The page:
Gospel: Matthew 15:21-28
Epistle: Romans 11:1-2a, 13-15, 28-32
Lesson: Isaiah 56:1, 6-8
Psalm: Psalm 67
CLB Commentary – Dr. Rich Erickson
Matthew treats us to a very strange episode in 15:21-28. Many readers find this passage puzzling at best and offensive at worst. How could the loving Jesus we know speak to this “Canaanite” woman so brutally as to call her a dog? Sure, he insists that his primary mission is to Israel, and therefore not to pagan peoples such as he here encounters, away up north in the region of Tyre. (Mark, from whom Matthew probably got this story, calls this woman a “Syrophoenician.”) But what is the point of insulting her with this rude slur? And if his mission is only to the “house of Israel,” then what’s he doing way up here in non-Jewish territory? Looking for displaced Jews, perhaps? The suggestion that Jesus was merely joking with the woman is a desperate attempt to save him from being what we don’t want him to be!
To be fair to the Scriptures as we apply them to the communities we ourselves have responsibility for, we need to make as thoughtful a “guess” as possible at what the authors originally had in mind. Once we understand something of that original meaning, we can make a more responsible application in our new situations.
So, what was Matthew trying to say in this passage? We need to step back a moment and view the pericope in its larger context, which allows us to make two “big-picture” observations.
First, we see that Matthew has “book-ended” his Gospel by emphasizing God’s presence with his people in the person of Jesus (1:23; 28:20). If the first readers were post-war Jewish Christians threatened by arrogant and hostile Gentiles as well as by patriotic and equally hostile Jewish non-believers—up north in Antioch of Syria perhaps—and if they would soon hear read to them the “Great Commission” sending them to disciple “all nations,” this message of God’s presence would be enormously important.
Second, Matthew divides his story into three main parts. Matched texts at 4:17 and 16:21 suggest this division. Thus Matt 1:1–4:16 describes the preparation and lead-up to Jesus’ public ministry. Then 4:17– 16:20 presents what Jesus “began to proclaim”: repentance in view of the arrival of the kingdom of God. It recounts selected events from his preaching, teaching, and healing ministry in Galilee and elsewhere, all of which demonstrate the kingdom’s “presence.” Finally, 16:21–28:20 describe the other side of the Messianic coin: rejection, execution, and resurrection—and Commission!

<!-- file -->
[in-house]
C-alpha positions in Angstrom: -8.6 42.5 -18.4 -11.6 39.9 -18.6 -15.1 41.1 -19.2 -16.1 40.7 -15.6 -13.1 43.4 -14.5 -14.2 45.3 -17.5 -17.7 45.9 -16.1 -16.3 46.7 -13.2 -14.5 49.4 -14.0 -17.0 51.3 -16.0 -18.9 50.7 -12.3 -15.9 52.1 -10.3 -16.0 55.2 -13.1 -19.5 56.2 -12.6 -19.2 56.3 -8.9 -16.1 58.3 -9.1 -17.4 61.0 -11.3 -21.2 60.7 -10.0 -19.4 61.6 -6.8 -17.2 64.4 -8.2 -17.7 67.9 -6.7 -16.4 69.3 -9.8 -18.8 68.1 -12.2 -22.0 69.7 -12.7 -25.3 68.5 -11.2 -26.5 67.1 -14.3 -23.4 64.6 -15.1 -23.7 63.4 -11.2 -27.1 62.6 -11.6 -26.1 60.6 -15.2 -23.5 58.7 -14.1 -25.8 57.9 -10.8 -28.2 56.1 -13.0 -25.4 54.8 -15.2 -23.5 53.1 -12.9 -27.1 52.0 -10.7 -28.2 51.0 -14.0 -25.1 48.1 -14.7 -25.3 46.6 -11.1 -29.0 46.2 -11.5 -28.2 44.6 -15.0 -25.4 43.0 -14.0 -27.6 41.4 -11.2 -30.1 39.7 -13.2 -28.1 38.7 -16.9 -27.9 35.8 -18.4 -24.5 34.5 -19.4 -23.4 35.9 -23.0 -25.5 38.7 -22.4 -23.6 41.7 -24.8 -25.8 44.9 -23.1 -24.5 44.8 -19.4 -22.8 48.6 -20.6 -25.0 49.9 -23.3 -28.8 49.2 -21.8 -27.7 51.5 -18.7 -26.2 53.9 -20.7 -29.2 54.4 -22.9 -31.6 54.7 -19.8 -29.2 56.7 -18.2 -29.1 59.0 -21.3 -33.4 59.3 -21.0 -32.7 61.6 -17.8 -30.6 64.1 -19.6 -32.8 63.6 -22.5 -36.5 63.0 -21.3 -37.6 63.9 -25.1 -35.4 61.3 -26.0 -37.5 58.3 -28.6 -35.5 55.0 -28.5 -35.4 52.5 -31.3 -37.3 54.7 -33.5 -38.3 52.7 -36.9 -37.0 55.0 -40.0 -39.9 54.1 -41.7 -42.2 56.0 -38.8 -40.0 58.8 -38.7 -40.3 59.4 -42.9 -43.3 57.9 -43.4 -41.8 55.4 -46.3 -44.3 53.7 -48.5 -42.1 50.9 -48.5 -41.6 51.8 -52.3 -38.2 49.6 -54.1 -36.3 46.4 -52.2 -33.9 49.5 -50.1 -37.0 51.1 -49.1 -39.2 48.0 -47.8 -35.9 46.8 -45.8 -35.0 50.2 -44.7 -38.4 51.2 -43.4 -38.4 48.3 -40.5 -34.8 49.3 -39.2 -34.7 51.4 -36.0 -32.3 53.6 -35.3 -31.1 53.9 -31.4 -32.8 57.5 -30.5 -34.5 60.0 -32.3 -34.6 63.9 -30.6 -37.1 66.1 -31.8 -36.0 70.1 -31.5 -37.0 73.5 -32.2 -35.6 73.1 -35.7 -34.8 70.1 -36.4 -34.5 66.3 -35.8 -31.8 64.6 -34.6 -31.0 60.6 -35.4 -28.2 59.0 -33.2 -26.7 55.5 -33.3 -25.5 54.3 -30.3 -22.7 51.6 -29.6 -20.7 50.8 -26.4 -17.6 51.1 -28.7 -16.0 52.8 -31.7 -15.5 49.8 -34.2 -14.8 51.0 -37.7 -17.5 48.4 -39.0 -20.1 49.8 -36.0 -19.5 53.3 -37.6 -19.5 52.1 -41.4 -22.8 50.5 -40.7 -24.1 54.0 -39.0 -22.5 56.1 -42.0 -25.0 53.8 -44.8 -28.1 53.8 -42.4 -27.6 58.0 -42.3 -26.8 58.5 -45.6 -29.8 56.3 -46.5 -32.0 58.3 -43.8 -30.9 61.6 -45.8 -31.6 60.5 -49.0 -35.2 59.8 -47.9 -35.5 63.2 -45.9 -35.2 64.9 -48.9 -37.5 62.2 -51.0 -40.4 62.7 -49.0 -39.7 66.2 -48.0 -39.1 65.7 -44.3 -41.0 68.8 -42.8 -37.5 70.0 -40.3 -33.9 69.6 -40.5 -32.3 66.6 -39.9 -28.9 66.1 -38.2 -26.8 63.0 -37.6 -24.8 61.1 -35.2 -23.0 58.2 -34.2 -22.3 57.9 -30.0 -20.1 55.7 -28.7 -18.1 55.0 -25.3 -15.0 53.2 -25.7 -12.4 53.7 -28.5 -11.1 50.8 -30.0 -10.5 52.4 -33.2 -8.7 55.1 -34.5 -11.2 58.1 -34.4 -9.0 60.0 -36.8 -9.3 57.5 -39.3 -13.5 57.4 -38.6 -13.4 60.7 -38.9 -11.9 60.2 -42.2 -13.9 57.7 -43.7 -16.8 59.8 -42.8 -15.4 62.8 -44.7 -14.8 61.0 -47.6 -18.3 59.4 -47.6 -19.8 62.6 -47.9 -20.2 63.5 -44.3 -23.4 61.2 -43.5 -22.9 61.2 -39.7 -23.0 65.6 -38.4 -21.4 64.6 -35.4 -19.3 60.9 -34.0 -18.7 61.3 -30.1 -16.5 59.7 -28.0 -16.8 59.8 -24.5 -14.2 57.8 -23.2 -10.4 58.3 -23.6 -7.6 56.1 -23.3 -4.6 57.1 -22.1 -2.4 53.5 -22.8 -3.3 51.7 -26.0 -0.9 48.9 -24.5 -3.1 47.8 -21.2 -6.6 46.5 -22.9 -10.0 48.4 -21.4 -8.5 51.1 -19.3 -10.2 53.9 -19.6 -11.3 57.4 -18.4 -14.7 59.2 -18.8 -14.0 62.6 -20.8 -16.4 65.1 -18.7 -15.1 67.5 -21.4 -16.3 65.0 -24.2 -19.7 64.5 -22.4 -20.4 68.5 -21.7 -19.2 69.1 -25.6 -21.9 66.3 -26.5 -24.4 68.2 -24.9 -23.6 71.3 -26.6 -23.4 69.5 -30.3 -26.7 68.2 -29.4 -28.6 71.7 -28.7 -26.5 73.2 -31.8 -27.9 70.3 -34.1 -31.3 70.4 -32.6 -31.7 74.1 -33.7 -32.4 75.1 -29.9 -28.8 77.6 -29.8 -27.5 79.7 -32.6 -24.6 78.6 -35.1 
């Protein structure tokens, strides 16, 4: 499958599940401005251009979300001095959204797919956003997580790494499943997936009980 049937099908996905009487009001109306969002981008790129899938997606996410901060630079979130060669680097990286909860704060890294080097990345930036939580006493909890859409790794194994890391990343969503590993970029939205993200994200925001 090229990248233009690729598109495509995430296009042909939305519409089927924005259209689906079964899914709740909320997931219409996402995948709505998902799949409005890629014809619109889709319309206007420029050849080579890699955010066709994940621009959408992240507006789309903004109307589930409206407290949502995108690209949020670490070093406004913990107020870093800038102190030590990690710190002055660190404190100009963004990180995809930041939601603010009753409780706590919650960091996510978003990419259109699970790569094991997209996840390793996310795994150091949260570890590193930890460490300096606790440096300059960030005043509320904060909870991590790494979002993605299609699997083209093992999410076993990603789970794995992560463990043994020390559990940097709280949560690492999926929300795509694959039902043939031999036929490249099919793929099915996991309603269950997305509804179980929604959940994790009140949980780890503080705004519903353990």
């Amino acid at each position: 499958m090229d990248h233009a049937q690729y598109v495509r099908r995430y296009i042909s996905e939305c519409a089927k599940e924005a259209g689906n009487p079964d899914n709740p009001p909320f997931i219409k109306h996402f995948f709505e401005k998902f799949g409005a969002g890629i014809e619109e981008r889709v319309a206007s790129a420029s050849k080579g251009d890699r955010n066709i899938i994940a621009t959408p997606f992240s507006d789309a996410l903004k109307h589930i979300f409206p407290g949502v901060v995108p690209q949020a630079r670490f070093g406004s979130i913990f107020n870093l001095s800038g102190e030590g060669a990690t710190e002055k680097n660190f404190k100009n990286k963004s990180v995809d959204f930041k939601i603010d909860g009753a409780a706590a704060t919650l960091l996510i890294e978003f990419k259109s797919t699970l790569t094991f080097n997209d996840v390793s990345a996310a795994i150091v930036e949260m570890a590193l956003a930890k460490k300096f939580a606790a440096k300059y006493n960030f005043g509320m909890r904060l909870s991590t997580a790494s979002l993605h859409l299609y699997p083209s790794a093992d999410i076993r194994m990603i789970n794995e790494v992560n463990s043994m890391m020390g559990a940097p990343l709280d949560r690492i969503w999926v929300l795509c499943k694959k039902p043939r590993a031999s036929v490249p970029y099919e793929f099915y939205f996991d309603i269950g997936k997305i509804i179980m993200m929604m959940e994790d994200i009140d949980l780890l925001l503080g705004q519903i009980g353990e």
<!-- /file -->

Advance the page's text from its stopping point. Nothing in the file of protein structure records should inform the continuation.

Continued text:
Only the first of these two aspects of the Messianic mission—blessing and suffering—were acknowledged by the Jewish world of Matthew’s day, as Peter’s severe reaction shows us (Matt 16:22-23). To be reassured that both aspects were part of God’s plan for his returned “presence” among them would have been equally important for wavering Jewish believers. So would the resurrection, which according to Ezekiel 36 marked the return of the Glory of God to dwell among his people. So would the Great Commission, which like God’s charge to Joshua, would send God’s people out among the nations.
The city of Tyre was an ancient foe of Israel, and in Matthew’s day (late first century) its citizenry had collaborated with the Roman legions in bringing about Jerusalem’s destruction. “Dogs” was a way Jews had of referring to those powers, especially wealthy powers, who held Judea under oppression. Rather than understanding this text to depict Jesus as unaccountably insulting the woman of Tyre, we should perhaps see him as using standard Jewish terminology for political and economic oppressors, not unlike the way Norwegians might have referred to Nazi occupation forces during the early 1940s. There are indications from what she says that this woman herself is wealthy and that she is neither offended nor cowed by Jesus’ way of speaking to her; she is his social superior (at least in her view) and can actually spar with him.
We can observe at least two important messages in this text: (1) Jesus is actually living out what he himself had earlier taught in the Sermon on the Mount: “Love your enemies and pray for those who persecute you” (5:44). (2) Jesus is actually living out what he will soon commission his own (still mostly Jewish) followers to do: to “go and make disciples of all nations,” and not just of their own people.
This coheres exactly with what God’s people have always been called to do: to be a path of blessing for all the nations, all the families of the earth (Gen 12:1-3). Jesus’ claim to have been sent only to “the lost sheep of the house of Israel” reflects his mission to regenerate that Abrahamic family of God, to form a new Israel from out of Judaism’s ancient ashes. But the purpose of that regeneration is not just the rescue of those Jewish lost sheep, but to revitalize God’s family for resuming their primary calling, their task, their election. Jesus epitomizes that calling by what he does in Tyre.
The question for us today is how this challenging message meets us where we live. No matter how it does, it is framed by 1:23 and 28:20: Jesus, Emmanuel, is “with us” in all of it. We can do this.